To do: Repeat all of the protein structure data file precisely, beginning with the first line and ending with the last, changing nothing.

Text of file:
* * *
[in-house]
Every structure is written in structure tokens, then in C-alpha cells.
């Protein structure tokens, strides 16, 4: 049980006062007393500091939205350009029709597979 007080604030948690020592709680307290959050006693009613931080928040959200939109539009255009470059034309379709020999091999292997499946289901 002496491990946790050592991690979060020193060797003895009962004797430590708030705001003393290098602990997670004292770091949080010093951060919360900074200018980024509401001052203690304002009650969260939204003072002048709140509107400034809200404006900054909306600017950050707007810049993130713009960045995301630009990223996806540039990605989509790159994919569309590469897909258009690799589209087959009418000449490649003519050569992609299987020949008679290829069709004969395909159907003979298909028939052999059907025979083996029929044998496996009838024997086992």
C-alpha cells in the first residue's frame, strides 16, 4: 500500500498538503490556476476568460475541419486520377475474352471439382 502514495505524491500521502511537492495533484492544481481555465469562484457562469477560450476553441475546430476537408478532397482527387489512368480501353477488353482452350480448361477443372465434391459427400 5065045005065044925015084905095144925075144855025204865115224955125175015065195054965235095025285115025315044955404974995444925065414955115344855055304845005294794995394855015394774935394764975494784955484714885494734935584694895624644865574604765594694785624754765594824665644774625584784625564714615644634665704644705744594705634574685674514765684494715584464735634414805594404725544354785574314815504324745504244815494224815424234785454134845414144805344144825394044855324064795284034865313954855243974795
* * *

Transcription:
[in-house]
Every structure is written in structure tokens, then in C-alpha cells.
């Protein structure tokens, strides 16, 4: 049980006062007393500091939205350009029709597979 007080604030948690020592709680307290959050006693009613931080928040959200939109539009255009470059034309379709020999091999292997499946289901 002496491990946790050592991690979060020193060797003895009962004797430590708030705001003393290098602990997670004292770091949080010093951060919360900074200018980024509401001052203690304002009650969260939204003072002048709140509107400034809200404006900054909306600017950050707007810049993130713009960045995301630009990223996806540039990605989509790159994919569309590469897909258009690799589209087959009418000449490649003519050569992609299987020949008679290829069709004969395909159907003979298909028939052999059907025979083996029929044998496996009838024997086992």
C-alpha cells in the first residue's frame, strides 16, 4: 500500500498538503490556476476568460475541419486520377475474352471439382 502514495505524491500521502511537492495533484492544481481555465469562484457562469477560450476553441475546430476537408478532397482527387489512368480501353477488353482452350480448361477443372465434391459427400 5065045005065044925015084905095144925075144855025204865115224955125175015065195054965235095025285115025315044955404974995444925065414955115344855055304845005294794995394855015394774935394764975494784955484714885494734935584694895624644865574604765594694785624754765594824665644774625584784625564714615644634665704644705744594705634574685674514765684494715584464735634414805594404725544354785574314815504324745504244815494224815424234785454134845414144805344144825394044855324064795284034865313954855243974795